Next speaker was a long time supporter of Nepal, a former minister and long time Canadian MP Dr. David Kilgour, who is an advisor to CFFN. He mentioned that he was thrilled to learn the thoughts, initiatives and discussion conducted by the proponent team for this university. He assured his full support for this good cause.

Dr. Mohamed Ally, Professor at Athabasca University, a leading Open University in Canada, shared success stories from Athabasca. He reiterated a strong support of Athabasca University for the proposed OUN. With all the information he has gathered and with the discussion with the OUN initiative team, he was confident in not only that OUN would be a success but also that Nepal would be a country of expertise in distance education.

Dr. Bidya Ranjit, a well known women leader in the USA praised the initiative for its potential to uplift the status of women and disadvantaged groups in Nepal. She showed her strong personal support and promised to link Nepali Women’s Global Network to this new initiative. She opined that women should be included in the planning and development of OUN.

The chief guest of the program Dr. Bhoj Raj Ghimire, Nepali Ambassador to Canada, stated that the Nepali Government initiated the Open University legislation in early 2000, but this initiative could not materialize. He expressed his full support for this proposal in his personal capacity and added that he would recommend that a formal MOU signed by GoN with NRNA and CFFN. He recommended several measures to make it a success. Ambassador opined that NRNs could expect quick financial backing from the Government of Nepal for starting a pilot project, and its effectiveness could then open door for substantial commitments.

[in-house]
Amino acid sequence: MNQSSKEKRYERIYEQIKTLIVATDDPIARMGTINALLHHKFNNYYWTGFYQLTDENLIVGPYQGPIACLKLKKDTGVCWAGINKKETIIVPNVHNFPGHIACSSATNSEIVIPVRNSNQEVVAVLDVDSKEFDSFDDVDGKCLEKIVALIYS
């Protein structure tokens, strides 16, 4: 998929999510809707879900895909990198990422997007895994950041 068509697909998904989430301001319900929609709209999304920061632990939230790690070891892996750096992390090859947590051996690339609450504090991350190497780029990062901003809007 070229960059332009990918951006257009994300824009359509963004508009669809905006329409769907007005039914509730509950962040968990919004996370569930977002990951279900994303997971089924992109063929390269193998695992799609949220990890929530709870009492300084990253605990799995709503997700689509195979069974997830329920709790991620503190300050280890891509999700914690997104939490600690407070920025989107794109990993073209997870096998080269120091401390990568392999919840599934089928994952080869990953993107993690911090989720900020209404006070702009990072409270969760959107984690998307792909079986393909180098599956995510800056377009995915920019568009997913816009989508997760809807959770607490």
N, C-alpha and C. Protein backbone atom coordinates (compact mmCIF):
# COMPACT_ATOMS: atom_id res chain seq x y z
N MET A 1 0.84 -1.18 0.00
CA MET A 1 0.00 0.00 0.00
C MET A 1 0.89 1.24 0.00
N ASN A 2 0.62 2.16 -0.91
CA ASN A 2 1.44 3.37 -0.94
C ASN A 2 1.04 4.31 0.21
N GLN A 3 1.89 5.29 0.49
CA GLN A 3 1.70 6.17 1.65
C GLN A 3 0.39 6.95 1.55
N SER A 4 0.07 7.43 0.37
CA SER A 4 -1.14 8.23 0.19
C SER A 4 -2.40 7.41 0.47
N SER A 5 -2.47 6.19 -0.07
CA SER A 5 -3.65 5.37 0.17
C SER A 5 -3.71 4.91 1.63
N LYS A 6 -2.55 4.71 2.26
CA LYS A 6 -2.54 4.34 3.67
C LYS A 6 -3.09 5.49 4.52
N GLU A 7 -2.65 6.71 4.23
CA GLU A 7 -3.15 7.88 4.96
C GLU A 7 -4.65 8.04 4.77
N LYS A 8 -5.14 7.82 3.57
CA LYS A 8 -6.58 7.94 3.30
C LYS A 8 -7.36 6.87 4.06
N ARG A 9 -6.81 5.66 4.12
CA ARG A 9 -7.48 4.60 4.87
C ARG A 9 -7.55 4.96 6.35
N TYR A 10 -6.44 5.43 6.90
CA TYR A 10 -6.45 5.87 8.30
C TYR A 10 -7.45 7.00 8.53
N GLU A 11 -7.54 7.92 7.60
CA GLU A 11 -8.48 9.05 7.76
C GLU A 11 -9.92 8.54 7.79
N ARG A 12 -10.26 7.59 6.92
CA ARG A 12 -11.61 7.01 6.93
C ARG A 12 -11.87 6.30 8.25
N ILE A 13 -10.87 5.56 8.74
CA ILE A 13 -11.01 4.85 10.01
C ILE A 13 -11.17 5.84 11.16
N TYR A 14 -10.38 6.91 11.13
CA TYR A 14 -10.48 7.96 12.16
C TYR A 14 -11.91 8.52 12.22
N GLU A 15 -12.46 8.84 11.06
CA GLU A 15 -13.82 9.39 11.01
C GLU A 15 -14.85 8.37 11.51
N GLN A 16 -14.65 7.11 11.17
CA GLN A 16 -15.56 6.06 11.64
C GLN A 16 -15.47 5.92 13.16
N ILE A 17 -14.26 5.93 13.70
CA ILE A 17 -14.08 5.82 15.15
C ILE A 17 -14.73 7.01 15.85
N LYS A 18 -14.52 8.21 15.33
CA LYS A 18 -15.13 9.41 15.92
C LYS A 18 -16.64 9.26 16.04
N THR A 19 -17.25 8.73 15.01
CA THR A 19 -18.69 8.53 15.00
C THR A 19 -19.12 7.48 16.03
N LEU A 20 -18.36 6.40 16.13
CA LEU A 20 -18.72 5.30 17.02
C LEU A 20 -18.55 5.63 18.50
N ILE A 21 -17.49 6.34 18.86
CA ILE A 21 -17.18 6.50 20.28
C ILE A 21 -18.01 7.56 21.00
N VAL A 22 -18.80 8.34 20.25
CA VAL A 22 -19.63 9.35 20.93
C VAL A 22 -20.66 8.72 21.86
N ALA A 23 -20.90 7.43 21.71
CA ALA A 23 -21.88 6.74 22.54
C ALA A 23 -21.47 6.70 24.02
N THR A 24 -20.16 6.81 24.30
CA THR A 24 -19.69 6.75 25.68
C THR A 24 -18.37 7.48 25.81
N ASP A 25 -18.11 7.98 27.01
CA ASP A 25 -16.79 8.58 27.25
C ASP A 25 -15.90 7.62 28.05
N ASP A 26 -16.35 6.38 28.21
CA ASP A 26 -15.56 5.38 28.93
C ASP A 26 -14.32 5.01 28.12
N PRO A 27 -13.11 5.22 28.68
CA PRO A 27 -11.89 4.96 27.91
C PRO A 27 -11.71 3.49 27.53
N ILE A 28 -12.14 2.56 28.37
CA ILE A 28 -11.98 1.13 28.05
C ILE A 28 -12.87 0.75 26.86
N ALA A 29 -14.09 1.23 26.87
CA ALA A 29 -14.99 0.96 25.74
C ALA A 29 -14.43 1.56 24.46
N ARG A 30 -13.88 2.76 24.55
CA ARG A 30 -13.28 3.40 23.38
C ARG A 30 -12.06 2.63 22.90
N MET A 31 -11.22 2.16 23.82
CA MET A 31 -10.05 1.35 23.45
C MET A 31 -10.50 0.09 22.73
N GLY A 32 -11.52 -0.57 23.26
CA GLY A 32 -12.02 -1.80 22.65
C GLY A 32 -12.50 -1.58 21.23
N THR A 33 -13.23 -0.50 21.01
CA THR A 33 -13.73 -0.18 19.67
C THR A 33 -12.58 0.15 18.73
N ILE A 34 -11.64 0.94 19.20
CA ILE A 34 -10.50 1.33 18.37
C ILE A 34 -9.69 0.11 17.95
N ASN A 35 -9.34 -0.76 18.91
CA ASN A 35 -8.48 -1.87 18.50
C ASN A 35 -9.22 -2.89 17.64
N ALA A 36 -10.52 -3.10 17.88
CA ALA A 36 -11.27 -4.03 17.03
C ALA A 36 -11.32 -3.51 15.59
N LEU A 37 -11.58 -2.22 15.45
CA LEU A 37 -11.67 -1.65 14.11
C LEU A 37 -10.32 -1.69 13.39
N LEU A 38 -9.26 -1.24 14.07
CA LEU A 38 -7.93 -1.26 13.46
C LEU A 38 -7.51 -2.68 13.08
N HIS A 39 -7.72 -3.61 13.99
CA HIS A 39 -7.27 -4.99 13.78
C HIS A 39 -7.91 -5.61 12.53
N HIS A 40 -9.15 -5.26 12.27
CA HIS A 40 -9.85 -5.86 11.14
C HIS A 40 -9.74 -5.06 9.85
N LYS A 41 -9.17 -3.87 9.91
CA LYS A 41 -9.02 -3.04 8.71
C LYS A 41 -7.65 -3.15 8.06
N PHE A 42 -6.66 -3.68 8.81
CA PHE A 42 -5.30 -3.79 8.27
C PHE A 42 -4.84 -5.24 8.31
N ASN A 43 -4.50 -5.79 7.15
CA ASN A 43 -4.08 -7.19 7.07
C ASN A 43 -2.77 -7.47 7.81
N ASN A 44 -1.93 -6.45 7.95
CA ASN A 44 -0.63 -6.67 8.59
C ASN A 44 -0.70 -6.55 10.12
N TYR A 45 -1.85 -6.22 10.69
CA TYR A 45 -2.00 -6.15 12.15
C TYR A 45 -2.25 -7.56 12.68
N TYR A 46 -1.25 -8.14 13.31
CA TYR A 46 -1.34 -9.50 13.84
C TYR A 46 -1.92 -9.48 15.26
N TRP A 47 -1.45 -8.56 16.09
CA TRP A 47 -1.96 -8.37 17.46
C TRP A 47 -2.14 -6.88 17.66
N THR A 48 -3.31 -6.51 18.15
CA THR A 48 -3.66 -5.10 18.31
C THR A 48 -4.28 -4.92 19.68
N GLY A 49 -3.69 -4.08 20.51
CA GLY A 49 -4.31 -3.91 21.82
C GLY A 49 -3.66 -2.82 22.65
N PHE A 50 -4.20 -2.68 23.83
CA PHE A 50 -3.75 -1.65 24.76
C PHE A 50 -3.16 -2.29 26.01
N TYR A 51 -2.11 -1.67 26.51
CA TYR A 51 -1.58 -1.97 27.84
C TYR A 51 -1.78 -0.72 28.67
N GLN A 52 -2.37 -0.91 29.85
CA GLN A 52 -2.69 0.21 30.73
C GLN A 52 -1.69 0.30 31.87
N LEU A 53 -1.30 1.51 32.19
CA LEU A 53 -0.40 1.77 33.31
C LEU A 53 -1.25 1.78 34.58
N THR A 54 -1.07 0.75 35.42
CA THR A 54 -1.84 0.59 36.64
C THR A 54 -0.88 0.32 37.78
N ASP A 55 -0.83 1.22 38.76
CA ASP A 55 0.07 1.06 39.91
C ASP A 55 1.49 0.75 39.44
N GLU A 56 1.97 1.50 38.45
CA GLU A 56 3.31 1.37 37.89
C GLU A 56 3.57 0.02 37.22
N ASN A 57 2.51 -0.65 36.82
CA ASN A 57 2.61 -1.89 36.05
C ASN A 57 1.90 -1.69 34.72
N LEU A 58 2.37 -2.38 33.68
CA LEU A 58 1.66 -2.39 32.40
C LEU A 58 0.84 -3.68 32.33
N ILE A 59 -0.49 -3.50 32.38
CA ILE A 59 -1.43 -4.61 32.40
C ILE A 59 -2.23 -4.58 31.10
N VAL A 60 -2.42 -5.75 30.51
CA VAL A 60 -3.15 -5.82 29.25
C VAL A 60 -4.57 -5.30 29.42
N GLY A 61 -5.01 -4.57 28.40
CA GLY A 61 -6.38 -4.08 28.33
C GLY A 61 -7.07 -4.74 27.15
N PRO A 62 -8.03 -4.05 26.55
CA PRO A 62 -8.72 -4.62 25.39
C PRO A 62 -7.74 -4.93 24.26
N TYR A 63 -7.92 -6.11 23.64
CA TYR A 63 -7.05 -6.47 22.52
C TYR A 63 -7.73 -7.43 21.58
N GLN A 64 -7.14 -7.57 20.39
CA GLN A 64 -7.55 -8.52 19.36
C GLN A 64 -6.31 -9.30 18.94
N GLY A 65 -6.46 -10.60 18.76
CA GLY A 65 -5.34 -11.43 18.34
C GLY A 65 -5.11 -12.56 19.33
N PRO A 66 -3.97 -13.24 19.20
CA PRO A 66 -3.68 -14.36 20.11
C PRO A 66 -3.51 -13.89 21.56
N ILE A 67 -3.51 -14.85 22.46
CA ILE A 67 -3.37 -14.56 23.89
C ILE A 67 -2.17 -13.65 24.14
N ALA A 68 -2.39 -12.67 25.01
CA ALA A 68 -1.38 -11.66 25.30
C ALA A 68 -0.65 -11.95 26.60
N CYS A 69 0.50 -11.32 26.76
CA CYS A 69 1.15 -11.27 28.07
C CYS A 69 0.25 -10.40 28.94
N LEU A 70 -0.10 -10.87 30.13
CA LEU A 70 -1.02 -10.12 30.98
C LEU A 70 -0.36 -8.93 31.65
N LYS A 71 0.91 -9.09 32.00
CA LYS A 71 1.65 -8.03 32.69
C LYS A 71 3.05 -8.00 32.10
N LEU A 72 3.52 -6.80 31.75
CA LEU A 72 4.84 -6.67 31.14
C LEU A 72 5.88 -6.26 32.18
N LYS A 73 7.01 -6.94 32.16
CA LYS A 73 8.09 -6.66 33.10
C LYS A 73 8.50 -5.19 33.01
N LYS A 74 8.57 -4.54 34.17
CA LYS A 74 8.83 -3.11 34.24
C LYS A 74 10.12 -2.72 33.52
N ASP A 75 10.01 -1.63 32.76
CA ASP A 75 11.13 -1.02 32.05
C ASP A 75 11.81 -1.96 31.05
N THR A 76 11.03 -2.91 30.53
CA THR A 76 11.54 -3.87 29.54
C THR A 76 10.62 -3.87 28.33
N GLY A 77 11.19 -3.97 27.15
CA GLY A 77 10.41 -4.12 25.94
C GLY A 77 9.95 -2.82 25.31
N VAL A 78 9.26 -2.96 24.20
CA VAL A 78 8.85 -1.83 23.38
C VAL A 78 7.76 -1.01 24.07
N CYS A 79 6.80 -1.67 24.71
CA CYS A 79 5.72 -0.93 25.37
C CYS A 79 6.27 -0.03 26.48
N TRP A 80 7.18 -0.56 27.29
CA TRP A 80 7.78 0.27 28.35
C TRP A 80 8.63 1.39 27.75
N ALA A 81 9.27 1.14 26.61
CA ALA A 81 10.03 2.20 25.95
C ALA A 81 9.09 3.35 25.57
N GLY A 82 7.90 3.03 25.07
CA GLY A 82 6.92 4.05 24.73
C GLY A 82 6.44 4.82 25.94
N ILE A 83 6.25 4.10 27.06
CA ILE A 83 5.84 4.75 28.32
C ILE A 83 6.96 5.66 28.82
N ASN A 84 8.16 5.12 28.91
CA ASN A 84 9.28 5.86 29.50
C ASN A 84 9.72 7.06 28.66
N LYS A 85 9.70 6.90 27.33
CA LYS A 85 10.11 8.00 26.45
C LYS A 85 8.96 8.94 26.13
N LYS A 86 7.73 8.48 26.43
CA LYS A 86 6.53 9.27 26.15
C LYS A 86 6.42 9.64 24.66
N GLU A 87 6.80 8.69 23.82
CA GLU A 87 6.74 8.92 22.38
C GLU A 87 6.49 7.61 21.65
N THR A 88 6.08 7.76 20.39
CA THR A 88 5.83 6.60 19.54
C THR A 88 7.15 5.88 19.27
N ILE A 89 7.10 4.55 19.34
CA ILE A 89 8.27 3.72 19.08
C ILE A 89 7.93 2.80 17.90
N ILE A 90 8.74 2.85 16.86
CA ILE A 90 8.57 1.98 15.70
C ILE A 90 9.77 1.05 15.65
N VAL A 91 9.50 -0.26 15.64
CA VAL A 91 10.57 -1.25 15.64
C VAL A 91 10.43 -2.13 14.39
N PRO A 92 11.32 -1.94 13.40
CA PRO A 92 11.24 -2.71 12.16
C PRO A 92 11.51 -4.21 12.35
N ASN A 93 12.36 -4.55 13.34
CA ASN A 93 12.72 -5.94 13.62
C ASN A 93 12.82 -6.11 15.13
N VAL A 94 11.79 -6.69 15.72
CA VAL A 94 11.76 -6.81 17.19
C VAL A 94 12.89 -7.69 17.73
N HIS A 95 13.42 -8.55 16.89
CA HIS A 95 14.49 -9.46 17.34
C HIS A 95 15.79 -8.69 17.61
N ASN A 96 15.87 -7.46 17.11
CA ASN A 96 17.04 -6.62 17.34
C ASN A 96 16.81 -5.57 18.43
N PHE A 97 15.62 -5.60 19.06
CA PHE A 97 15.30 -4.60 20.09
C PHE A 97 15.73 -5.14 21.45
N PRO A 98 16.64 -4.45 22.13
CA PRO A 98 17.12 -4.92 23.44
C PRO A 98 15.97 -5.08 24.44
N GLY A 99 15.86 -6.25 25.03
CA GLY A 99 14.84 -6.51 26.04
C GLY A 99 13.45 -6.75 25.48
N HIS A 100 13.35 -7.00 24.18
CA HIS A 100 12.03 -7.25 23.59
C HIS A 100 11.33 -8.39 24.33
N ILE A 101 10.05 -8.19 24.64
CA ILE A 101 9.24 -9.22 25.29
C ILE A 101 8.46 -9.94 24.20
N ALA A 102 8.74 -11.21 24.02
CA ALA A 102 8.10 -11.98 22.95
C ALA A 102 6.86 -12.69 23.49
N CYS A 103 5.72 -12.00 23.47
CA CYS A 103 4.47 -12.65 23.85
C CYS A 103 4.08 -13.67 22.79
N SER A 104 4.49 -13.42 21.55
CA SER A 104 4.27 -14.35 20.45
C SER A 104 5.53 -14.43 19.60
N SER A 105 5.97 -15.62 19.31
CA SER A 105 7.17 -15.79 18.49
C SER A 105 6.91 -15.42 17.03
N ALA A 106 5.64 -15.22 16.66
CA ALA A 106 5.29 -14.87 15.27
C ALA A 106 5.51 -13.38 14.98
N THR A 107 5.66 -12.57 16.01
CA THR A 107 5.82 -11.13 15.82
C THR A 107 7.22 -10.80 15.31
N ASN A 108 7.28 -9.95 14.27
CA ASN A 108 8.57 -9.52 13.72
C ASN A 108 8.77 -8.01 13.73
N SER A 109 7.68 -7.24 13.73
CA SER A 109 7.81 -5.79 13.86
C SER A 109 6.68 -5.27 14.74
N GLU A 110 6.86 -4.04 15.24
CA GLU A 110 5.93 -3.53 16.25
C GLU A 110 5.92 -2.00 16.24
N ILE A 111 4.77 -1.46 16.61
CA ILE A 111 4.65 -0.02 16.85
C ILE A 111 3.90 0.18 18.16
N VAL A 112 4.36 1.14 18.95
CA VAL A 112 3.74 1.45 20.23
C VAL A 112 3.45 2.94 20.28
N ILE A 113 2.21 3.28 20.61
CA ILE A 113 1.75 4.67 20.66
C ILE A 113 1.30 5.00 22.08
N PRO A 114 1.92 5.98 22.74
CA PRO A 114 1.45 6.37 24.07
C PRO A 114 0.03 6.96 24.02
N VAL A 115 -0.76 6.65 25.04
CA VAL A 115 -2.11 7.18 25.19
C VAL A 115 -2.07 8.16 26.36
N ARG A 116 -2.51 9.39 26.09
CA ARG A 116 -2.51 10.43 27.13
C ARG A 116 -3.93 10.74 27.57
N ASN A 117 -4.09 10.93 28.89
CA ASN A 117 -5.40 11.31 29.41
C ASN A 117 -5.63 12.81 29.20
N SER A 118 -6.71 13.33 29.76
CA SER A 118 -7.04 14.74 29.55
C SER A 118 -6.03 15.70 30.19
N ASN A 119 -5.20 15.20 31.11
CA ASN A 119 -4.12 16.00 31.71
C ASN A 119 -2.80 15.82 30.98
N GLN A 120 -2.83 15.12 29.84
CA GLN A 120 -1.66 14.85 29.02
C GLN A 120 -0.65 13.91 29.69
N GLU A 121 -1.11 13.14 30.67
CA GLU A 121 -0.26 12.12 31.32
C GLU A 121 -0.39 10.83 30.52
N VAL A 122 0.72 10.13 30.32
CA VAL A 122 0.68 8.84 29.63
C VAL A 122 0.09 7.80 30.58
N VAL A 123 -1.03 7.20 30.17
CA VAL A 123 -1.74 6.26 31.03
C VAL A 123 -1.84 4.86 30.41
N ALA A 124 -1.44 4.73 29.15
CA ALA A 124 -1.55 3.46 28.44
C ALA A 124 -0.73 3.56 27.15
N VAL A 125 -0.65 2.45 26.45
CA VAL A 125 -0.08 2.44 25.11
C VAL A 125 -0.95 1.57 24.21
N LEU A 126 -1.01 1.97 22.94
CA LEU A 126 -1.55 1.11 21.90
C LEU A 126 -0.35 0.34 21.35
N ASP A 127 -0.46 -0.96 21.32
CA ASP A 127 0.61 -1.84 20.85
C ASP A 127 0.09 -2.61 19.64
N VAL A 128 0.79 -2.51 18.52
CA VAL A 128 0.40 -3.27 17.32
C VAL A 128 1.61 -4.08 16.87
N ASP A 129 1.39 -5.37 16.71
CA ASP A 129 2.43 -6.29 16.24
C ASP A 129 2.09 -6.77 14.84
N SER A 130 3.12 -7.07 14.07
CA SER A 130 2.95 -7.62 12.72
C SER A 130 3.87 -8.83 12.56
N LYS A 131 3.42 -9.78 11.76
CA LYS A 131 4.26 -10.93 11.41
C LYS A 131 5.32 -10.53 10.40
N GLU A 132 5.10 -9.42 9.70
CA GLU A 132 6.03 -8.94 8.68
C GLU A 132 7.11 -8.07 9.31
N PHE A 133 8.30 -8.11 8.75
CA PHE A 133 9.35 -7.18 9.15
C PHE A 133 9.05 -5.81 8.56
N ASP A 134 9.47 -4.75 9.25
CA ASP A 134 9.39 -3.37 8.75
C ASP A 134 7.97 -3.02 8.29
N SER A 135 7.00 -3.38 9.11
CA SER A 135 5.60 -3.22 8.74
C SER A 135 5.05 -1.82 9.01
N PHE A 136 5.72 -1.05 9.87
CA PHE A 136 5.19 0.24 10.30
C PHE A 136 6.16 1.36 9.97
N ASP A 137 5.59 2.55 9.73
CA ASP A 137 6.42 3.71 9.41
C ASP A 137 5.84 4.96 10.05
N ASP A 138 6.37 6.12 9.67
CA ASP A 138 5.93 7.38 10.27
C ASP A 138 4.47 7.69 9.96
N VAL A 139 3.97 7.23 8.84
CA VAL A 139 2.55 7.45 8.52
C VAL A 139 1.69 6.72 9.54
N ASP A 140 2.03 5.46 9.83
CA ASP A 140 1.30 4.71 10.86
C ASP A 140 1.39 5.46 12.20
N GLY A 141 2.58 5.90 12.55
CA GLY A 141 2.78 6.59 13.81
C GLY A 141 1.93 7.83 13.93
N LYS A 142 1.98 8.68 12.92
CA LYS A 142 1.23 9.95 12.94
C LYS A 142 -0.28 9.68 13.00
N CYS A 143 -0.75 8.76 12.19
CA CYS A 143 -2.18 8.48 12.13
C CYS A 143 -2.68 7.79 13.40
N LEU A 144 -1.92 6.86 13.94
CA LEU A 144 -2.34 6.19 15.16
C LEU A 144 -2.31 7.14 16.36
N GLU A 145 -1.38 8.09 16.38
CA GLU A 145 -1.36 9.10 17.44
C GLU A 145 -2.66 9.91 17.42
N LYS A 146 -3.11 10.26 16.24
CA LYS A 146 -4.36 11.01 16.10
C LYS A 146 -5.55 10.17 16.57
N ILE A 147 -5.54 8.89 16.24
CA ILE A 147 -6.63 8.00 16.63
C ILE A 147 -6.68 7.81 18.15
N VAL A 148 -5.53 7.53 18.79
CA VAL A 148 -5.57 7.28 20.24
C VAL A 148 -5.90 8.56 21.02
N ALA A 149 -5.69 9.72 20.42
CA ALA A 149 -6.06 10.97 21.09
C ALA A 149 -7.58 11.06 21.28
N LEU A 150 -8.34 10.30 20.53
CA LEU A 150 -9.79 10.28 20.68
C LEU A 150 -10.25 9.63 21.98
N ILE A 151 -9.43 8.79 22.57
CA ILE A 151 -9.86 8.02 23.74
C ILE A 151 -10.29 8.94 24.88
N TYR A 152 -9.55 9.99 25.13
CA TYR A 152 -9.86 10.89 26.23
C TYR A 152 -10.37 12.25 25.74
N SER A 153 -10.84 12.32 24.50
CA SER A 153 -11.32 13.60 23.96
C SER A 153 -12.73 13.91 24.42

The thematic discussions were moderated and guided by Dr. Barbara Spronk, a long time practitioner and an international expert on open and distance education, with strong Athabasca University connections. She organized the discussions and provided a summary of recommendations. She said that OUN should not heavily rely on NRN volunteerism or part-time faculties but must also have a strong full time faculty.

Discussion included the topics related to stakeholders, and the role of the government in OUN. Participants opined that the main target group initially could be school teachers in rural area, the NGO local staff, may be ex-army servicemen, policemen, and people seeking foreign employment. Catering to different segments of population for cross subsidy and sliding scale fees was also weighed. Other points were related to accreditation, inter-institutional transfer of credits, fund raising, and partnership at local and international level. Participants recommended having a liaison team in Nepal which could support the establishment phase of OUN and also to advance legislative work.

The workshop concluded by agreeing that the OUN initiative is a noble one, and that a wide support from the Diaspora members and the Government of Nepal can help realize its objectives.  Further, all agreed that funding should be sought from different sources, including international financing agencies, Government of Nepal, Diaspora members and individual supporters.